CDN Acadians - Beaumonts
Identifying Pictures In No Specific Order
Year to Year
Exported Acadians
Links & Contact
Welcome to my Acadian, Beaumont site. Info is always being added (well occasionally) so be sure to check back...occasionally.
Ive put this page together as a place to post information gathered through numerous sources on the Acadians and Beaumonts. Check my links page for web address to some of the contributors.
First, a little Acadian history for the less informed and misinformed.

1962 Acadian Beaumont

The Acadian and Acadian Beaumont was produced between the years 1962 and 1971 and though the argument will go on, it was a stand alone make sold in Canada through Pontiac - Buick - GMC dealerships. 
Due to the Canadian tariffs on imports which was put into place many years before, their was no compact car available to the Canadian Pontiac dealer. Initially the U.S built Pontiac Tempest, which started production in 1961 was not available to the Canadian buyer, import duties would have made it to expensive to compete in the thirfty Canadian compact market.  
  The Acadian was introduced to give the unhappy Canadian Pontiac - Buick dealer a car he could sale in the growing compact market. Based upon the Chevy II, which was produced in both the US and Canada, Pontiac Canada finally had a compact to sale. 
To digress a bit here, prior to the Chevy II based Acadian, a Corvair spin off was considered which came close to production. In 1987, Collectable Automobile did a interesting story on the Pontiac Polaris prototype, which during developement was also called the Ventura. The story goes that in 1958 while the Corvair was still in developement, GM's corporate office was pressuring Pontiac to accept the Corvair as the basis of its own early '60s compact. 
  Basically, the Polaris was a 1960 Corvair with headlight and tail light styling similar to the 1959 full size Pontiac (Canadian and US Pontiac's shared styling, the differance being the Canadian Pontiac was built on the smaller Chevrolet chassis...and built in Canada). 
Production of the Polaris/Ventura failed to reach fruitation. As John Delorean explains in his book, "On a Clear Day You Can See General Motors", the head of Pontiac Engineering, and Bunkie Knudsen, general manager of Pontiac at the time kept tabs on the Corvairs developement and they didn't like what they were seeing. Frank Winchell, a Chevrolet engineer, flipped one over out on the GM test track in Milford, Michigan. GM's Top Management had comprimised on Ed Coles initial designs. More flips would follow. The questionable safety of the car caused an internal battle among GM engineers as to whether the car should be built with another form of rear suspension. When GM Top Management refused to upgrade the Corvair's swing axle design, Pontiac lost interest.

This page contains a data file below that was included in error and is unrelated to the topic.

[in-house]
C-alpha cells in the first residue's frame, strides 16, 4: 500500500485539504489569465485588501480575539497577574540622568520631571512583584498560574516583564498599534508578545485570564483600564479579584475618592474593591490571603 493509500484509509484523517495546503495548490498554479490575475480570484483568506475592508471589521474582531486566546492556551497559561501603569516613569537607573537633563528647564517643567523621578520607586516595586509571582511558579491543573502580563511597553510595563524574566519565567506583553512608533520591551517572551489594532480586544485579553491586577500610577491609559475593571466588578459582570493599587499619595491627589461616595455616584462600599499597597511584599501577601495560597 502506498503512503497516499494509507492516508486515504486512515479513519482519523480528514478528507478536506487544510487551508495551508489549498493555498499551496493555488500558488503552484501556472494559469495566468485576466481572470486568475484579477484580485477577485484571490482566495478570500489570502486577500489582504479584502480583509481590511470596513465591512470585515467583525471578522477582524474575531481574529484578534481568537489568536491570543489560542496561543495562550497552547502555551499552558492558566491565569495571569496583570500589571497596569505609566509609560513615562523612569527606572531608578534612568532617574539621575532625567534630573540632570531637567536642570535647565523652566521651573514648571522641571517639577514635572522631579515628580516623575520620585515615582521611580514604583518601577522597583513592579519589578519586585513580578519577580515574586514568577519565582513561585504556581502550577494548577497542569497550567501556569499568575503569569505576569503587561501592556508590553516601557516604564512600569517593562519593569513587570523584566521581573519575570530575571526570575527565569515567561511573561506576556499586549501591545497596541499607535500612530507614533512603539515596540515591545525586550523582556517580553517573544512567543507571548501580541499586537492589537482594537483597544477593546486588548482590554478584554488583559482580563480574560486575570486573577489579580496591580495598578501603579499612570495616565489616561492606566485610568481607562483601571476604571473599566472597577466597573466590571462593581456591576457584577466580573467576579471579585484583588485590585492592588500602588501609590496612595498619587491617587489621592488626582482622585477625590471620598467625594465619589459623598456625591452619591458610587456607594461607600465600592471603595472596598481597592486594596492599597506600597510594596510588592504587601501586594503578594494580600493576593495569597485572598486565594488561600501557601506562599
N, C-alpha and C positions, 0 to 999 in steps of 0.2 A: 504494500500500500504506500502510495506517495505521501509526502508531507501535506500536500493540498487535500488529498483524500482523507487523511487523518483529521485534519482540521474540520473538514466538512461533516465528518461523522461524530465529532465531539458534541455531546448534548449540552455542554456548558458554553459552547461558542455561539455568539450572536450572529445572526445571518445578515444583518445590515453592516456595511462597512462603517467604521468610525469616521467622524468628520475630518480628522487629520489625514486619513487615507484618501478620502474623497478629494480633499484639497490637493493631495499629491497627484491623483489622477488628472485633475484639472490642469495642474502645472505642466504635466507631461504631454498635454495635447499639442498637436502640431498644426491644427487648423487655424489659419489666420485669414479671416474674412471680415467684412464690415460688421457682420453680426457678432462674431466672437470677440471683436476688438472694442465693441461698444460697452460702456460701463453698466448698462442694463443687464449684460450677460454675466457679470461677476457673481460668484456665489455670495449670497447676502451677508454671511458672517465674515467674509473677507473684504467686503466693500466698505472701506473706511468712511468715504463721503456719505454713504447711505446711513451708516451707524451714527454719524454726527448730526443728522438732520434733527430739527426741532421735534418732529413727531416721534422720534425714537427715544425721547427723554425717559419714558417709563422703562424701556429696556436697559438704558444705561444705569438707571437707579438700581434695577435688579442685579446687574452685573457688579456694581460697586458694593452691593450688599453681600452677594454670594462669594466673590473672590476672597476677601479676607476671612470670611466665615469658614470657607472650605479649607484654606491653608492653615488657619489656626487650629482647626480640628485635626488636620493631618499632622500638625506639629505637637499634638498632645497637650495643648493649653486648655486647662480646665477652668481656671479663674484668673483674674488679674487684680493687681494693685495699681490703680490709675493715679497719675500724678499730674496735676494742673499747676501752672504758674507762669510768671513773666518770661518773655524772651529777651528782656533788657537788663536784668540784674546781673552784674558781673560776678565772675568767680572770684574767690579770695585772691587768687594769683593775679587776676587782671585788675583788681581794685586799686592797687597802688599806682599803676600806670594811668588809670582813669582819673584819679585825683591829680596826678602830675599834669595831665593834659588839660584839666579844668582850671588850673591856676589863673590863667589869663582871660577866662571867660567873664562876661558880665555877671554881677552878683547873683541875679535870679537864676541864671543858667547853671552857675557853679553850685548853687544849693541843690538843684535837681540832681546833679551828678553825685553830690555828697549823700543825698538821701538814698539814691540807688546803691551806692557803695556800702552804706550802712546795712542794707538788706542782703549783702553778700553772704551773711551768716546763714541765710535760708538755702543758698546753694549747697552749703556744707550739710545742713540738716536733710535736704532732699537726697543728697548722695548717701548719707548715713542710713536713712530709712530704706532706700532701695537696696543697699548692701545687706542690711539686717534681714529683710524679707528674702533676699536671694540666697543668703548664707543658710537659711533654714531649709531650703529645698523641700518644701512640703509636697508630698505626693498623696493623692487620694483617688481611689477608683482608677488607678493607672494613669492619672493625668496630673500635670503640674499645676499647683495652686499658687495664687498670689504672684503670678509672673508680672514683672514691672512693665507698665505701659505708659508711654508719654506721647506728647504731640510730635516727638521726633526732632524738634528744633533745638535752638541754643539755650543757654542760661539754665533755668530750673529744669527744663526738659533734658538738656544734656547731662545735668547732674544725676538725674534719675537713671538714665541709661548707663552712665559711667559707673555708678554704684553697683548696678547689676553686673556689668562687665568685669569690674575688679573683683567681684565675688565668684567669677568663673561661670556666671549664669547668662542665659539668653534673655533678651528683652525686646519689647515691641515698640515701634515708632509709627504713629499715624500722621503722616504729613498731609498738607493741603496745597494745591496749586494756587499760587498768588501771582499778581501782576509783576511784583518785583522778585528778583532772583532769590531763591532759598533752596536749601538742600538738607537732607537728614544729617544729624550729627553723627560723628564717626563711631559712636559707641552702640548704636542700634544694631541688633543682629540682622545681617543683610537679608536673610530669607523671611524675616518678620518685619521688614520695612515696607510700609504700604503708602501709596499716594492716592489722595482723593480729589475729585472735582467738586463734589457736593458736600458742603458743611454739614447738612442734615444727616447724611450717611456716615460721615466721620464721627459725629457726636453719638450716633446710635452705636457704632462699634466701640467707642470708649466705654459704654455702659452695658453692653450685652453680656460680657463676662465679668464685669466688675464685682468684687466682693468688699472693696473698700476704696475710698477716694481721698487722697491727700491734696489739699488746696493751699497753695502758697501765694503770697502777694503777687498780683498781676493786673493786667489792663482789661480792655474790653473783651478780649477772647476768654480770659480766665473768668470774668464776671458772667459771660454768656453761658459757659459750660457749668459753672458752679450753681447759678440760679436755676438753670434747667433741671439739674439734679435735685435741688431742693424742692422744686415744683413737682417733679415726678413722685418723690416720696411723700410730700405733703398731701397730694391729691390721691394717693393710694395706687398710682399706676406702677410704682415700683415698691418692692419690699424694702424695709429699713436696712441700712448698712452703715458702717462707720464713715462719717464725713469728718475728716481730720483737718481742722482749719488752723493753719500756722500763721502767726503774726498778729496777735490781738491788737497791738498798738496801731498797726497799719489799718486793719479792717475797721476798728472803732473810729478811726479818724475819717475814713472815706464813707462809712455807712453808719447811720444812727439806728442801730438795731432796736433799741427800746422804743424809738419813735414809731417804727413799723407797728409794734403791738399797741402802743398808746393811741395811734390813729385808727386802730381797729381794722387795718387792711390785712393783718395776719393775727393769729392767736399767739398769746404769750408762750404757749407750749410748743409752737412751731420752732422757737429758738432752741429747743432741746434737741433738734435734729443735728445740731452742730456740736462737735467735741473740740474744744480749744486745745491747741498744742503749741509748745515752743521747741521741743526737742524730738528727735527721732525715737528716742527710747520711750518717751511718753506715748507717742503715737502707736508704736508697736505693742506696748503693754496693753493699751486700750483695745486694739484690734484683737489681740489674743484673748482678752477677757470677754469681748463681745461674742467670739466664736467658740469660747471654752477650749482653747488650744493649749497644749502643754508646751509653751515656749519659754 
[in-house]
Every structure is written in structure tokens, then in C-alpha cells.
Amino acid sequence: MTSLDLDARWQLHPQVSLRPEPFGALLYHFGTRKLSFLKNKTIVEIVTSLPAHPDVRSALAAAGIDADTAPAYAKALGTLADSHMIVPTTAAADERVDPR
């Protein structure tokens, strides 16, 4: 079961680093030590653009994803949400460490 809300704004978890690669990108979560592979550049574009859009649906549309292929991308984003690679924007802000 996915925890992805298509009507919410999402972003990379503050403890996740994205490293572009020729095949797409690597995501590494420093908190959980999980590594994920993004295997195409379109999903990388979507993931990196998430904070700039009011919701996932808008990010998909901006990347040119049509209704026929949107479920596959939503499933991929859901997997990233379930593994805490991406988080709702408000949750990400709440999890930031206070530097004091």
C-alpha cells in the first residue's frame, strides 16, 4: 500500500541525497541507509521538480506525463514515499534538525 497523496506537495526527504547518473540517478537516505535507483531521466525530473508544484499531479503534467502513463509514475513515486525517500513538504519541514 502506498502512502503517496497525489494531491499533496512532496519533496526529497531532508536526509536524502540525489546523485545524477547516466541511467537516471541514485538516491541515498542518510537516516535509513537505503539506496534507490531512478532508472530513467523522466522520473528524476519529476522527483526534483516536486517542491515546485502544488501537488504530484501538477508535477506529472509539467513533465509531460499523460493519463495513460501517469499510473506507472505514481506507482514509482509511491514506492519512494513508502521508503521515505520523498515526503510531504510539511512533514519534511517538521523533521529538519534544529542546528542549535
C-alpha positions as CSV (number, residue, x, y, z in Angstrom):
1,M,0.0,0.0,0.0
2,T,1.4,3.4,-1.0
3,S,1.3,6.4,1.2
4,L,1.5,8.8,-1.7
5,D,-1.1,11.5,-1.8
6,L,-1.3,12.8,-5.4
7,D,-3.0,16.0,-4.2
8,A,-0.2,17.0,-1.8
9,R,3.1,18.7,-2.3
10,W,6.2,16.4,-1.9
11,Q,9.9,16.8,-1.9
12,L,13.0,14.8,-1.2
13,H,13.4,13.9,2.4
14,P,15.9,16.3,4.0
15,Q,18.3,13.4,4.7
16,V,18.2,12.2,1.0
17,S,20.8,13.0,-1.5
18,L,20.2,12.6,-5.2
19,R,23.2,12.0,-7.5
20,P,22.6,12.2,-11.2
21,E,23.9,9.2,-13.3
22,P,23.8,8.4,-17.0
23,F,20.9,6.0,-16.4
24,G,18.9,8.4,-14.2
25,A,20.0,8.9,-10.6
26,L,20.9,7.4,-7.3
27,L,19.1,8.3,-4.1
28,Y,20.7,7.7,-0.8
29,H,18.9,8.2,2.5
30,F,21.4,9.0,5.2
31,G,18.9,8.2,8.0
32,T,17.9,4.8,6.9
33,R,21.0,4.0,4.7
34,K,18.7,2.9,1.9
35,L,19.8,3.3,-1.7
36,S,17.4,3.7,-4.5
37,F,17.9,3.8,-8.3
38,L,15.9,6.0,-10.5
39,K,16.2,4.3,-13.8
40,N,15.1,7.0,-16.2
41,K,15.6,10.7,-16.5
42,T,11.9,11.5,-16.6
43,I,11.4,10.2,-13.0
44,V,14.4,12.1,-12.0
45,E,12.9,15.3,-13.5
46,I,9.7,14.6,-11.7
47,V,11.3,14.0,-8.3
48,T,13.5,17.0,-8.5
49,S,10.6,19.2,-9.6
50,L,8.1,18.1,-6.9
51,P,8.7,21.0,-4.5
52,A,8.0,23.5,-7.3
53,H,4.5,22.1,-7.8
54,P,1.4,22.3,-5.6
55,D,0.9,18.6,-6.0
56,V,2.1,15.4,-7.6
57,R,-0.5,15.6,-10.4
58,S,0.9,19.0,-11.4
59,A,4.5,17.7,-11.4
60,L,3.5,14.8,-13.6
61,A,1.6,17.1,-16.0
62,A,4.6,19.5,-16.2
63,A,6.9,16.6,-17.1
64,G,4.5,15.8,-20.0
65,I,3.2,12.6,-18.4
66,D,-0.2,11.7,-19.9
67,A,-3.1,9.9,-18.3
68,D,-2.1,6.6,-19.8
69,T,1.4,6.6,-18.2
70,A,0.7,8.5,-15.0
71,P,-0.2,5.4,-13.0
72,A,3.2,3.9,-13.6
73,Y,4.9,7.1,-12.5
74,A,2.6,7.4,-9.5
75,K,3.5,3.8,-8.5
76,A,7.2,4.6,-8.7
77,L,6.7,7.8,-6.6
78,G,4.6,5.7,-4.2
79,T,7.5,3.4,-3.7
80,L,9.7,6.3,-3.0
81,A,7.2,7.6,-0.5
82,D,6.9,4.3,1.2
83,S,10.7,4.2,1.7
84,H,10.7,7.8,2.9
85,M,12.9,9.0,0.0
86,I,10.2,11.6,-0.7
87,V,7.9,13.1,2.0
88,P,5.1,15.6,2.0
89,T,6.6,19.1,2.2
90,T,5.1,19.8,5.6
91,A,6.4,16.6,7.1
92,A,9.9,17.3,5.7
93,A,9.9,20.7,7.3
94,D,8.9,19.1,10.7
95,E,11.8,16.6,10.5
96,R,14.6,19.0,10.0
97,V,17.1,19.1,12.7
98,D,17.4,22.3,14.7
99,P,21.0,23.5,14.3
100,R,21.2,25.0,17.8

Pontiac moved on to develope the compact Tempest, ironically with a modified version of the Corvair swing axle.
The idea of a Corvair based Canadian Pontiac called the Acadian came close to production in late 1959 but due possibly to costs or Pontiac US initial concerns of roll over, the Corvair Acadian never saw production. 
  So the Pontiac - Buick - GMC dealers of Canada suffered until the introduction of the more conventional Chevy II at which time the ok was given to create an alternate version for the Canadian dealer. Who or why this decision was made is unknown. What is known though, and it may have contributed to the decision was that in numerous markets and for numerous years in the 1960's, Pontiac did out sell Chevrolet in Canada.
The Acadian line expanded to the new intermidiate Chevelle based Acadian Beaumont in 1964 as the intermidiate size Tempast/Lemans were still not available in Canada. We can thank Ford for the introduction of the intermidiate Fairlane in 1962 which with out it, we may not have had a Chevelle and thus, no Acadian Beaumont.  By mid 1965, import tarrifs became a thing of the past and GM would slowly rationalize its manufacturing between Canada and the US. One can assume that due  to its popularity and price, production of the Acadian's and Beaumont's continued beyond 1965.
Acadian and Acadian Beaumont make and model availability was as follows;
1962 - 71 Acadian - Chevy II / Nova based
1964 - 65 Acadian Beaumont - Chevelle based
1966 - 69 Beaumont - Chevelle based
Model Availability: Chevy II Based
1962 - Beaumont, Invader
1963 - 67 Acadian, Invader, Canso, Sport Deluxe
1968 - 71 Acadian (SS option available)
Model Availability: Chevelle Based
1964 - Beaumont, Custom, Sport Deluxe
1965 - Beaumont, Deluxe, Custom, Sport Deluxe
1966 - 67 Beaumont, Custom, Sport Deluxe
1968 - 69 Beaumont, Deluxe, Custom, Sport Deluxe
Excluding the 2 door (A body) station wagon of 1964-65, body style availability for the Acadian, Acadian Beaumont was the same as their Chevrolet counter part.
Due to the autopact , signed by Lyndon Johnson and Lester Pearson, Beaumont production finally ceased in June 1969. In 1970, production of the Pontiac Tempest/Lemans started in Canada.
Production of the Acadian ceased in mid 1971 with the introduction of the Pontiac Ventura II, which like the Acadian was also based upon the X body Nova. The 1971 Pontiac Venturi II drive train consisted of the corporate (read; Chevrolet) 250 inch 6 cylinder or the Chevrolet 307. Drive train was all Chevy in 1971. Really, the Venturi II was little more than an Acadian (Nova?) with a new grille and Pontiac identification.    
From mid 1970 on, the Canadian auto market looked pretty much the same as the American market. With a few exceptions, same make and models were available on both sides of the border.

1965 Autopact Agreement Click Here

Click Images To Enlarge

Acadian Corvair?


1963 Acadian Canso

1965 Acadian Beaumont Custom

1966 Acadian Canso


1967 - Rare Pillarless Custom

1968 Base Beaumont

1970 Acadian SS

1971 Pontiac Ventura


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